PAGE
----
intake area (Figure 1) were used as comparison areas.

The south intake area was located immediately south

of the southern intake canal dike. Measurements taken

there by others included stocks of fish, benthic inverte-

brates, benthic macrophytes, zooplankton, sediment organic

content, and nutrient concentrations. The benthic macro-

phytic producers were a diverse mixture of macroalgae

and seagrasses.

Total metabolism measurements were made at Fort

Island and Hodges Island. Most measurements were made

in a funnel-shaped bay south of Fort Island. This area,

which was somewhat deeper than the inner discharge bay

area, was characterized by a benthic flora similar to

the south intake area. The extreme clarity of the water

influenced by the nearby Crystal River allowed much

greater light penetration to the bottom as measured with

a submarine photometer than in the power plant discharge

area. Hodges Island to the north of the Withlacoochee

River (Figure 1) was away from freshwater influences.

This bay had more turbid water with little growth of

benthic macrophytic plants.










Other Studies of the Crystal River Region


Little work is available on the Crystal River

region prior to power plant construction. Dawson (1955)

provided data on oyster populations and hydrography,

including measurements at stations now well within the

influence of the power plant.

After construction and operation of the plants

were initiated, many studies were made as part of the

larger research program undertaken by Florida Power

Corporation. Benthic seagrasses and algae were inven-

toried by Steidinger and Van Breedveld (1971), while

quantitative measurements of biomass were made by Van

Tyne (1974). Benthic invertebrates were inventoried

by Lyons et al. (1971) and measured quantitatively by

Evink and Green (1974).

Trawl samples of fish were reported by Grimes

(1971), Grimes and Mountain (1971), and Mountain (1972).

C. A. Adams (1974) analyzed data on fish caught in

dropnets from the shallow inshore areas, while Carr and

Adams (1973) discussed the food habits of juvenile fish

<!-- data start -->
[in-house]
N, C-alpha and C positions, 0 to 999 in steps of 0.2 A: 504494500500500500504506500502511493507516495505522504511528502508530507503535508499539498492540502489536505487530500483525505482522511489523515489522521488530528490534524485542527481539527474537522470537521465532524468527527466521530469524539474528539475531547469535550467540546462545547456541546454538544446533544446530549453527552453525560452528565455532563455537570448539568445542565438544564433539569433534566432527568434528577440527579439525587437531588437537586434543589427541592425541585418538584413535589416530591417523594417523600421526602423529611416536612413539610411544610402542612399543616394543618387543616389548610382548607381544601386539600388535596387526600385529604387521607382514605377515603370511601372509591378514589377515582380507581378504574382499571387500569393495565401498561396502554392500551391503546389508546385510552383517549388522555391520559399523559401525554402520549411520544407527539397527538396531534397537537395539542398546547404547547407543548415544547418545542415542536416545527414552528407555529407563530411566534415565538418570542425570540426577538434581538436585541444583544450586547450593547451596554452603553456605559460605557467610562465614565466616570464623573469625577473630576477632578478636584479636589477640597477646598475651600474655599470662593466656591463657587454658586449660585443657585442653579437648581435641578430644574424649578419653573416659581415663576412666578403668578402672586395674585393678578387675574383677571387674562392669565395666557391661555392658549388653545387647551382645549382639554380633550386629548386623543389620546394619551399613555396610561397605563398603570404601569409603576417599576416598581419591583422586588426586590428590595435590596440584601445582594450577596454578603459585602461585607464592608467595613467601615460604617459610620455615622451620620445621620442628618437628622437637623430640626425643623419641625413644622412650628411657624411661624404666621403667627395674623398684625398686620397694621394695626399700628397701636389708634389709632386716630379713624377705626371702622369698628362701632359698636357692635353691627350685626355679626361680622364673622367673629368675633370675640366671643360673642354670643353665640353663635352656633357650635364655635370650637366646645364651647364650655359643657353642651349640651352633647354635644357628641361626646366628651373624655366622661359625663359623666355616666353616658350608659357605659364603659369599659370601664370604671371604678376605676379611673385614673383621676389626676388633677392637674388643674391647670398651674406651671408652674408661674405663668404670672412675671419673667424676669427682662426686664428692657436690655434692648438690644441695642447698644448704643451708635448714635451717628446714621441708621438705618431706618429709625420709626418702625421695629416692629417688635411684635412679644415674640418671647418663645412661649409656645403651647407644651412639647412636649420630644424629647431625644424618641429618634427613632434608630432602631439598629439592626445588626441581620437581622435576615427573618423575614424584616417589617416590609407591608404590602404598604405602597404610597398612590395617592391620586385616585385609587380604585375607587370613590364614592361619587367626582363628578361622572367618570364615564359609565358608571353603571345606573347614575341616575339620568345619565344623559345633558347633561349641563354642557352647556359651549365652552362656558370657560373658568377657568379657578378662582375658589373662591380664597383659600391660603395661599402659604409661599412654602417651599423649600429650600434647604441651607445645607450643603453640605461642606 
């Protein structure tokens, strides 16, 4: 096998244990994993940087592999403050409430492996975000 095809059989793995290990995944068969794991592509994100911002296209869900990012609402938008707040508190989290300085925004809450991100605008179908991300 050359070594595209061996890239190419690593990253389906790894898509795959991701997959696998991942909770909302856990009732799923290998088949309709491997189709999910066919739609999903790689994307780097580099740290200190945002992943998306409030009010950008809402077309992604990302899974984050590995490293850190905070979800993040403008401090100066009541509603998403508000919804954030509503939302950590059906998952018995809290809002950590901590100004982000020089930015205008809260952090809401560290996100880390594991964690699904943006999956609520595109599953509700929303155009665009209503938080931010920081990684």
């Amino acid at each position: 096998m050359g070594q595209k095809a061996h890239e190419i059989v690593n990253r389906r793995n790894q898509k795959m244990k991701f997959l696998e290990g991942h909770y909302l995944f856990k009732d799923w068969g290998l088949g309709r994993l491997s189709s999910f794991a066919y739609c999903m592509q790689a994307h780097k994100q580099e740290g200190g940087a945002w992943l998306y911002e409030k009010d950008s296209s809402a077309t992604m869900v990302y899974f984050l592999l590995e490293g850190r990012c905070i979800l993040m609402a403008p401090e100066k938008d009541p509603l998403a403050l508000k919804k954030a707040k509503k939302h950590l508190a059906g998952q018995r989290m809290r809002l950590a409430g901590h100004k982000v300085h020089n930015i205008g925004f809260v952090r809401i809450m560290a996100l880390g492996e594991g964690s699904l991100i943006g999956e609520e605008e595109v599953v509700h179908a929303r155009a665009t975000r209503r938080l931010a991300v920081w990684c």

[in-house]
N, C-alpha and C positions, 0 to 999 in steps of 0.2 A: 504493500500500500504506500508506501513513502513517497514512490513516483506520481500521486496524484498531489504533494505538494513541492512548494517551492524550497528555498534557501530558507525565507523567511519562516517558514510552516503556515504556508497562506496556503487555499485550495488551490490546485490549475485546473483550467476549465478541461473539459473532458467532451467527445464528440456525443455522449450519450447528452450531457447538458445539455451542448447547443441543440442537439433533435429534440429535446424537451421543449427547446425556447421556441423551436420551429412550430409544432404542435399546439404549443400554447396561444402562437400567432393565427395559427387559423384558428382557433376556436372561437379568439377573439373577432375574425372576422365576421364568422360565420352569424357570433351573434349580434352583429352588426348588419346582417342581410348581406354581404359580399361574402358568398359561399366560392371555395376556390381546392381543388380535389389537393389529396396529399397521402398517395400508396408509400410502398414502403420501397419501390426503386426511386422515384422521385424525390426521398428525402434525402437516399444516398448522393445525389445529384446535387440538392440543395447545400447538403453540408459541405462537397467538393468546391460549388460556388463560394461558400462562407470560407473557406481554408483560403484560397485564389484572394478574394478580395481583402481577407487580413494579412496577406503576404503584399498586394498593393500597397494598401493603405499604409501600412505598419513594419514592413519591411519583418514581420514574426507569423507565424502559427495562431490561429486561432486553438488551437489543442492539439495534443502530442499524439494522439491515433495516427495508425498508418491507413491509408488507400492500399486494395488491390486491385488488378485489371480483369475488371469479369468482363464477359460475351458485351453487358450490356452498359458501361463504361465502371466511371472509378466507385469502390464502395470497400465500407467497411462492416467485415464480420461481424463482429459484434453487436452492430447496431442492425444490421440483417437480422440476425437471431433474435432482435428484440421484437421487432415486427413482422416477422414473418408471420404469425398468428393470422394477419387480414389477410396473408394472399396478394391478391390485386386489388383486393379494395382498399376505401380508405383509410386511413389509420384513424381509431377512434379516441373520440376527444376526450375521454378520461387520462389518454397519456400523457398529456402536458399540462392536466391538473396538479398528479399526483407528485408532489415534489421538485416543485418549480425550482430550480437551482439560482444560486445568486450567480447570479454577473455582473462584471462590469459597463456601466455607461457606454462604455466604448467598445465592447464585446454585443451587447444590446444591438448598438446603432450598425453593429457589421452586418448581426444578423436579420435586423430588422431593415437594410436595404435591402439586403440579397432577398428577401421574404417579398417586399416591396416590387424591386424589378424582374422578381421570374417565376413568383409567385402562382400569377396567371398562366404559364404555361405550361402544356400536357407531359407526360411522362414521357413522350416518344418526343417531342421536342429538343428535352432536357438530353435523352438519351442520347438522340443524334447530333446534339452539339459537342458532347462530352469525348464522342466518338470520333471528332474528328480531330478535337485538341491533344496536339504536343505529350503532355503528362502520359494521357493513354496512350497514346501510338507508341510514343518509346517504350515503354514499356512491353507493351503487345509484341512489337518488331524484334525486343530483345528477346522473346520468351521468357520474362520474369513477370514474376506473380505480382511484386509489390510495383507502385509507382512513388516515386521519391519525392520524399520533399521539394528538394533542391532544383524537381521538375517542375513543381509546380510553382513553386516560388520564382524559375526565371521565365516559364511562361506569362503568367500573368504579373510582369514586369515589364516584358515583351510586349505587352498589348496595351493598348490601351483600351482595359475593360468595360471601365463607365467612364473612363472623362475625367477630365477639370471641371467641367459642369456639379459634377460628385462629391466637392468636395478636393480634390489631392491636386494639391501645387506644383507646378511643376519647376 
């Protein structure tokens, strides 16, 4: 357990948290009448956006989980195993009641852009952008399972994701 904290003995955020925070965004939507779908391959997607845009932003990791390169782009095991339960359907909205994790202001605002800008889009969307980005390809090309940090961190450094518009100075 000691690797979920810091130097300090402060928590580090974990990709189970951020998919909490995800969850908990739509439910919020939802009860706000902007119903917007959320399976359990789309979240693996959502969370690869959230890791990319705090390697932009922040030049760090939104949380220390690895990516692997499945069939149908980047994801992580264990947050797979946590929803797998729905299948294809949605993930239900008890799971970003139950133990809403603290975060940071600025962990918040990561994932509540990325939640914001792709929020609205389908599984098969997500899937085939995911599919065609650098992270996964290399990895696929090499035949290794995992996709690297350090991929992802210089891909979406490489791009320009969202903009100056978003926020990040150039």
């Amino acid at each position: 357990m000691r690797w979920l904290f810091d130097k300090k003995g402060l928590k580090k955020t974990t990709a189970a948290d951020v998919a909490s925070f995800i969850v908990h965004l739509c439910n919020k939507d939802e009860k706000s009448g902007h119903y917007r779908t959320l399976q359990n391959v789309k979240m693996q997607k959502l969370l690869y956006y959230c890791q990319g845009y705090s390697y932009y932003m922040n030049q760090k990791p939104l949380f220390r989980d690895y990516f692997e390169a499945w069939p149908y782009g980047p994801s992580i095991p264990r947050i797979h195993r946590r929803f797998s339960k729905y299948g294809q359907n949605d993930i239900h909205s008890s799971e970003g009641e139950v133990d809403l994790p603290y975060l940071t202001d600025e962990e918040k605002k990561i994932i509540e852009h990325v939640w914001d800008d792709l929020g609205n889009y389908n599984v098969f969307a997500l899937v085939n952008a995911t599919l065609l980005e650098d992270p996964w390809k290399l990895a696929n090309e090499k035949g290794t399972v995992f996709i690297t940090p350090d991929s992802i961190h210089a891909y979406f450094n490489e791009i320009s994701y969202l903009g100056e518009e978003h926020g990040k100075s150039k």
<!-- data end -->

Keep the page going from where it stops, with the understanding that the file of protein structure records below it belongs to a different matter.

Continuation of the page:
in the beds of benthic seagrasses and macrophytes.

Homer (1975) studied seasonal patterns of tidal creek

fishes.

Trace metal content of oysters from the intake

and discharge canals was reported by Grimes (1971) and









Mountain (1972). Biomass, diversity, and metabolism of

oyster bars were measured by Lehman (1974a, 1974b).

Blue crab movements in the intake canal area

were monitored by Adams, Oesterling, and Snedaker (1974).

Nutrients, chlorophyll, and phytoplankton numbers and

diversity were measured by Gibson (1975). Zooplankton

biomass and diversity were studied by Maturo (1974).

Fish and other organisms trapped on the screens

protecting the condenser water intake pumps were monitored

by Adams, Bilgere, and Snedaker (1974). Entrainment of

larval fish and zooplankton through the condenser system

was measured by Maturo (1974) and Snedaker and Johnson

(1975).

Total community metabolism was measured and

studied with simulation models for the saltmarsh by

Young (1974), for the oyster reefs by Lehman (1974a,

1974b), for the deeper outer bays by McKellar (1974, 1975),

and for the power plant canals by Kemp (1974). A larger

scale analysis of the energetic costs associated with

estuarine cooling compared to technological alternatives

was done by Odum (1974b), Odum et al. (1974), and Kemp

et al. (1975).

Physical measurements of the hydrography of the

area were reviewed by Carder (1975). These were used

by Klausewitz (1973) for verification of a computer

simulation model of the behavior of the thermal discharge









plume. Bedient (1972) simulated the flushing of water

from the discharge canal as it related to dispersion of

radioactive wastes in the discharge water. Swindler

(1973) examined the sedimentology of the region between

the Crystal River and Withlacoochee River. Cottrell

(1974) studied sediment composition and sedimentation

rates in the more immediate plant area.



Previous Simulation Models of Marine Ecosystems,
Diurnal Oxygen Dynamics, Temperature, and the
Effects of Power Plants on Ecosystems


Several previous attempts at modeling marine

ecosystems have appeared in the literature. Chen and

Orlob (1972) developed an extensive simulation of the

San Francisco Bay and Delta region incorporating spacial

as well as temporal elements. The geographical region

was divided into a network of nodes and connecting path-

ways. Mass balance equations were used to transfer